I guess I still expect him to be there. If this team’s going to win in the playoffs, they can’t just rely on the Avengers line [Jason Robertson-Roope Hintz-Joe Pavelski] because that trio has been so good. But at times on the road, they get the toughest matchup, and they’ve been shut down, and somebody has a better matchup when all the defensive focus is on that group. So that’s another reason, when we go back to the trade deadline with Namestnikov, that was so important because it adds another layer of depth, somebody who can put the puck in the net, who can play center, he’s physical, he’s responsible defensively—all the things you’re looking for other than maybe a guy like Claude Giroux who has that dynamic offensive ability that few players in the league have. 

But Jamie’s numbers are not surprising to me. He’s on a little bit of a run, OK, but that’s where a guy like that should be. 

Fair enough. All of this is with a view toward the playoffs, and this race could go down to the wire. It seems you are confident the Stars make it, but I’ll check to confirm. Do the Stars ultimately get in, and if so, why do you believe they will?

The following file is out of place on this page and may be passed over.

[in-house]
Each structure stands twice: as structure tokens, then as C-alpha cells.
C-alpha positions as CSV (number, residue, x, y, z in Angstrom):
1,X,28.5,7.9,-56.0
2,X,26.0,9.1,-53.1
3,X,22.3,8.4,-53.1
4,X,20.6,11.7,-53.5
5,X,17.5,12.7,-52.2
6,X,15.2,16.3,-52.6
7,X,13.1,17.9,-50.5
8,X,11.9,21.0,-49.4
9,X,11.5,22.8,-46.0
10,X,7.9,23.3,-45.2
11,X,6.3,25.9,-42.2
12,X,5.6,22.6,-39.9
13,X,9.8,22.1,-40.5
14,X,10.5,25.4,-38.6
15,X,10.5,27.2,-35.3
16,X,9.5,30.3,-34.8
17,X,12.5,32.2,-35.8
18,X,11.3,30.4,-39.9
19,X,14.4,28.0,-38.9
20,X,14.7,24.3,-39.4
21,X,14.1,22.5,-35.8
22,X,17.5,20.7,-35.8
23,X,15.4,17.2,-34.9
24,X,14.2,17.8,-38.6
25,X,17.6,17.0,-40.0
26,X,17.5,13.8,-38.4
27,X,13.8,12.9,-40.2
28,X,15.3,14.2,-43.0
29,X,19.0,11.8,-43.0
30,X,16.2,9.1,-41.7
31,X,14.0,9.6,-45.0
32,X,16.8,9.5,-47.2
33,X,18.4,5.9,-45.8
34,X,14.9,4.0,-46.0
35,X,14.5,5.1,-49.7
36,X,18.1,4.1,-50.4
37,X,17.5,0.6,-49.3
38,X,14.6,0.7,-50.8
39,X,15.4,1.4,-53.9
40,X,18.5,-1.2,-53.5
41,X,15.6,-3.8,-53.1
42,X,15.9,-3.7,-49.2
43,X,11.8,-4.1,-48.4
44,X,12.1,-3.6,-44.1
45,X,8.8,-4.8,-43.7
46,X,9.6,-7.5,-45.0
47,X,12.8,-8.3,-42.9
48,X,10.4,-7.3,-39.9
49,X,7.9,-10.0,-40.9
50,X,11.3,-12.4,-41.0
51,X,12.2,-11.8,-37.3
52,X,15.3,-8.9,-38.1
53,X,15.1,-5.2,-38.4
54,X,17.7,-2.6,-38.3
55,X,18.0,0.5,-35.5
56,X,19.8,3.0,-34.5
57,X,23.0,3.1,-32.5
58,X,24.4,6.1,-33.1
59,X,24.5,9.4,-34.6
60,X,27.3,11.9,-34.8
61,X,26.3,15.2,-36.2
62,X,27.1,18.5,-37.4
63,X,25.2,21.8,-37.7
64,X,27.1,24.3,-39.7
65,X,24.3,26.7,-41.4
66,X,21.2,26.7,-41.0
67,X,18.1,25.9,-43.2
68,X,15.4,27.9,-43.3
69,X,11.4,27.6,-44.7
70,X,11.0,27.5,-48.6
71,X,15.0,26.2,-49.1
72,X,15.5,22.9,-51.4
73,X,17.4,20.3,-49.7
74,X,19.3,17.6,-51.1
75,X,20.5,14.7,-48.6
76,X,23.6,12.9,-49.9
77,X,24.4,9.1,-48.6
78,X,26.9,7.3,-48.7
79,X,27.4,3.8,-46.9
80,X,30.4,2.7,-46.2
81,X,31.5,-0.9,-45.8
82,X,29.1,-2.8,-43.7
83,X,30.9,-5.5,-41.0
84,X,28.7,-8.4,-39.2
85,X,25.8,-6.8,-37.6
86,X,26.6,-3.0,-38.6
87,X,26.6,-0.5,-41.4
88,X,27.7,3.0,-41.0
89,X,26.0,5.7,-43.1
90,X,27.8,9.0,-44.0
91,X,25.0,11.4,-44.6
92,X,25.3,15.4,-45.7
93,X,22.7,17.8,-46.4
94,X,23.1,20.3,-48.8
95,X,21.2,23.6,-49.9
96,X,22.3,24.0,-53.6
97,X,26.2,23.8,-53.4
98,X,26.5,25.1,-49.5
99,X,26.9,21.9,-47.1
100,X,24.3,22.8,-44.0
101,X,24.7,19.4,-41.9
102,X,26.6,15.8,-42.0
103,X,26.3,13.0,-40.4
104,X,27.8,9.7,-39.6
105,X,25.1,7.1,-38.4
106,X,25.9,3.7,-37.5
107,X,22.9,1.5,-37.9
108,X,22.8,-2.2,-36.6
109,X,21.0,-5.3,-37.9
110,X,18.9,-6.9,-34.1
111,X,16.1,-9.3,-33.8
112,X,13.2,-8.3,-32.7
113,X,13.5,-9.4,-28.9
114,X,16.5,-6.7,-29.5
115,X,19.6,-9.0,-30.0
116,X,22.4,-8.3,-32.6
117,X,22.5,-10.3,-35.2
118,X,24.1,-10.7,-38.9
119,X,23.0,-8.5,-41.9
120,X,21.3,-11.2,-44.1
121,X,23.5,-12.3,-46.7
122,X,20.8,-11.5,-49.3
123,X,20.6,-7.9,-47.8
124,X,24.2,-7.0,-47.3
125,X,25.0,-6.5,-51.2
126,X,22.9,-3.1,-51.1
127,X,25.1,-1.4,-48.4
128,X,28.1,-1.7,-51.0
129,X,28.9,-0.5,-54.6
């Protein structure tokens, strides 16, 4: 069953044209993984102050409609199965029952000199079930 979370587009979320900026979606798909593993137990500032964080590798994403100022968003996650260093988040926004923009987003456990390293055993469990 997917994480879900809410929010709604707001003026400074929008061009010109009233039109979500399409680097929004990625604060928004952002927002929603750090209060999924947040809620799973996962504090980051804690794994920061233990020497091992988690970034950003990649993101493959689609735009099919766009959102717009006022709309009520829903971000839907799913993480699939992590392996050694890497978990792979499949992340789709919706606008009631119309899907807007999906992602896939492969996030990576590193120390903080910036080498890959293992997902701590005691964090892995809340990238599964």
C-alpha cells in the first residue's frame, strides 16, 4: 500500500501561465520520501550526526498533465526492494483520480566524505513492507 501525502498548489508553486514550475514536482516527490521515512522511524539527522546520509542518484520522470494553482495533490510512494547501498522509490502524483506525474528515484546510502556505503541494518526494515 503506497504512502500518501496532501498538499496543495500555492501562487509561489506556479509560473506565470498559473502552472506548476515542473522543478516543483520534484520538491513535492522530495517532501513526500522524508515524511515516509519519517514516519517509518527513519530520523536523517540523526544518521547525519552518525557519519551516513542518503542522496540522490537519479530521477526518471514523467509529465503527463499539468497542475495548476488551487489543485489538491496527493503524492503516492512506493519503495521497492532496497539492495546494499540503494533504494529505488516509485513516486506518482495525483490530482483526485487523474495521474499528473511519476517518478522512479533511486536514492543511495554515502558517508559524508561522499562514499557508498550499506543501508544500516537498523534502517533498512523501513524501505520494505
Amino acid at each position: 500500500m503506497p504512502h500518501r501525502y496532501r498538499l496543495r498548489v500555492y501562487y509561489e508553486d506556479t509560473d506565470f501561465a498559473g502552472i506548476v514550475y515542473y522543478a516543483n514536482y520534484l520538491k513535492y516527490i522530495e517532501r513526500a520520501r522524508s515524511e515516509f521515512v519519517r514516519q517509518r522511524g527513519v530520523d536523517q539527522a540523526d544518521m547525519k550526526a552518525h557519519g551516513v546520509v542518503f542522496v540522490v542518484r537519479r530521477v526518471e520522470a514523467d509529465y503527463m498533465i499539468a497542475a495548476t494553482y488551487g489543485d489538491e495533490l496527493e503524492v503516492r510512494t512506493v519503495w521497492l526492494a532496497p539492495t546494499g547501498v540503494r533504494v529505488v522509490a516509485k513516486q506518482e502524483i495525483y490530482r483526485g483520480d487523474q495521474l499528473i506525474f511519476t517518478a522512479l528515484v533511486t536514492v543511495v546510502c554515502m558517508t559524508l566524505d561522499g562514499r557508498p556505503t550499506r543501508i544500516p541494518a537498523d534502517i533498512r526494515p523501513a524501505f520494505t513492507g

They will get in because the thing that has surprised me most about this team that shouldn’t by this point is just when you think they are counted out, they come off the mat and find another level, another gear, another push. And it’s happened not just this year, but in multiple seasons with this group. When you think they have nothing left to give, that their losing streak is going to end their season, that somebody’s going to lose their job because the results have been just horrific, they find a way to get a bounce, get a point, win in overtime. 

Honestly, the biggest reason why this team will make the playoffs is they turned around their overtime play. Last year, they were atrocious in games past regulation, and that’s why they missed the playoffs. If they were a .500 team in their overtime games, they make the playoffs last year. This year, they have one of the best overtime-shootout records in the NHL, and because they’ve won so many games, that’s the difference in this tight margin of standings where only a couple of points separate in and out: their ability to win games in overtime.


Mike Piellucci

Mike Piellucci

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Mike Piellucci is D Magazine's sports editor. He is a former staffer at The Athletic and VICE, and his freelance…